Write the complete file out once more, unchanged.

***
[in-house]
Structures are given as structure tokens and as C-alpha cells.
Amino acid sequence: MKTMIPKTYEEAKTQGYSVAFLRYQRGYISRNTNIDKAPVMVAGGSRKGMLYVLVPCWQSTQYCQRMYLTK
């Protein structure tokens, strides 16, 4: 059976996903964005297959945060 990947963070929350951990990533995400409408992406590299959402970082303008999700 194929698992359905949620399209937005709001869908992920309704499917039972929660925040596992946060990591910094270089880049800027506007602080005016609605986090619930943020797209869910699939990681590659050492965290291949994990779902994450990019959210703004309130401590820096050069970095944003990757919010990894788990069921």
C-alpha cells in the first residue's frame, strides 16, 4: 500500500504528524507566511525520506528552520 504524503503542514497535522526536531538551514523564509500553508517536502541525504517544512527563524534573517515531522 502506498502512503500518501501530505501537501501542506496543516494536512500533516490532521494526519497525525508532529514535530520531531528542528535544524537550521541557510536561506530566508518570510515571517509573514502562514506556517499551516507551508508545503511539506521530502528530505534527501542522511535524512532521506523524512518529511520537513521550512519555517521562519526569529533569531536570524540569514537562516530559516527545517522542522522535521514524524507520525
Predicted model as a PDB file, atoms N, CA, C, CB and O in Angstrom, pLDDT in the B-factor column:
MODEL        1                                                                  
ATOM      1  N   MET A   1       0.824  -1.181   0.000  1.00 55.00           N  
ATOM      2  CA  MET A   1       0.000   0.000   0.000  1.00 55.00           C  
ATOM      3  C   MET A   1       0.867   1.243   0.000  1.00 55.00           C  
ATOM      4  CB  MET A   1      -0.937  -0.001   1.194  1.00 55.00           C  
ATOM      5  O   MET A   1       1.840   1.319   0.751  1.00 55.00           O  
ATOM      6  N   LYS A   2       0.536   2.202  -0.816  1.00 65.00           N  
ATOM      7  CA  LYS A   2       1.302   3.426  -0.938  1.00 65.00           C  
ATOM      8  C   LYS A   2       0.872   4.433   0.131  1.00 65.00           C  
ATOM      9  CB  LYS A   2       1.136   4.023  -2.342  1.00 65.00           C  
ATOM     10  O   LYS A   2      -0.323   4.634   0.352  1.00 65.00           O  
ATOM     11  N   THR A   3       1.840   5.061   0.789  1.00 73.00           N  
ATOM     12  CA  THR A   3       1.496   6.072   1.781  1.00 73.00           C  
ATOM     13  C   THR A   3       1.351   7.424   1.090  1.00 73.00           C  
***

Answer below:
[in-house]
Structures are given as structure tokens and as C-alpha cells.
Amino acid sequence: MKTMIPKTYEEAKTQGYSVAFLRYQRGYISRNTNIDKAPVMVAGGSRKGMLYVLVPCWQSTQYCQRMYLTK
């Protein structure tokens, strides 16, 4: 059976996903964005297959945060 990947963070929350951990990533995400409408992406590299959402970082303008999700 194929698992359905949620399209937005709001869908992920309704499917039972929660925040596992946060990591910094270089880049800027506007602080005016609605986090619930943020797209869910699939990681590659050492965290291949994990779902994450990019959210703004309130401590820096050069970095944003990757919010990894788990069921």
C-alpha cells in the first residue's frame, strides 16, 4: 500500500504528524507566511525520506528552520 504524503503542514497535522526536531538551514523564509500553508517536502541525504517544512527563524534573517515531522 502506498502512503500518501501530505501537501501542506496543516494536512500533516490532521494526519497525525508532529514535530520531531528542528535544524537550521541557510536561506530566508518570510515571517509573514502562514506556517499551516507551508508545503511539506521530502528530505534527501542522511535524512532521506523524512518529511520537513521550512519555517521562519526569529533569531536570524540569514537562516530559516527545517522542522522535521514524524507520525
Predicted model as a PDB file, atoms N, CA, C, CB and O in Angstrom, pLDDT in the B-factor column:
MODEL        1                                                                  
ATOM      1  N   MET A   1       0.824  -1.181   0.000  1.00 55.00           N  
ATOM      2  CA  MET A   1       0.000   0.000   0.000  1.00 55.00           C  
ATOM      3  C   MET A   1       0.867   1.243   0.000  1.00 55.00           C  
ATOM      4  CB  MET A   1      -0.937  -0.001   1.194  1.00 55.00           C  
ATOM      5  O   MET A   1       1.840   1.319   0.751  1.00 55.00           O  
ATOM      6  N   LYS A   2       0.536   2.202  -0.816  1.00 65.00           N  
ATOM      7  CA  LYS A   2       1.302   3.426  -0.938  1.00 65.00           C  
ATOM      8  C   LYS A   2       0.872   4.433   0.131  1.00 65.00           C  
ATOM      9  CB  LYS A   2       1.136   4.023  -2.342  1.00 65.00           C  
ATOM     10  O   LYS A   2      -0.323   4.634   0.352  1.00 65.00           O  
ATOM     11  N   THR A   3       1.840   5.061   0.789  1.00 73.00           N  
ATOM     12  CA  THR A   3       1.496   6.072   1.781  1.00 73.00           C  
ATOM     13  C   THR A   3       1.351   7.424   1.090  1.00 73.00           C  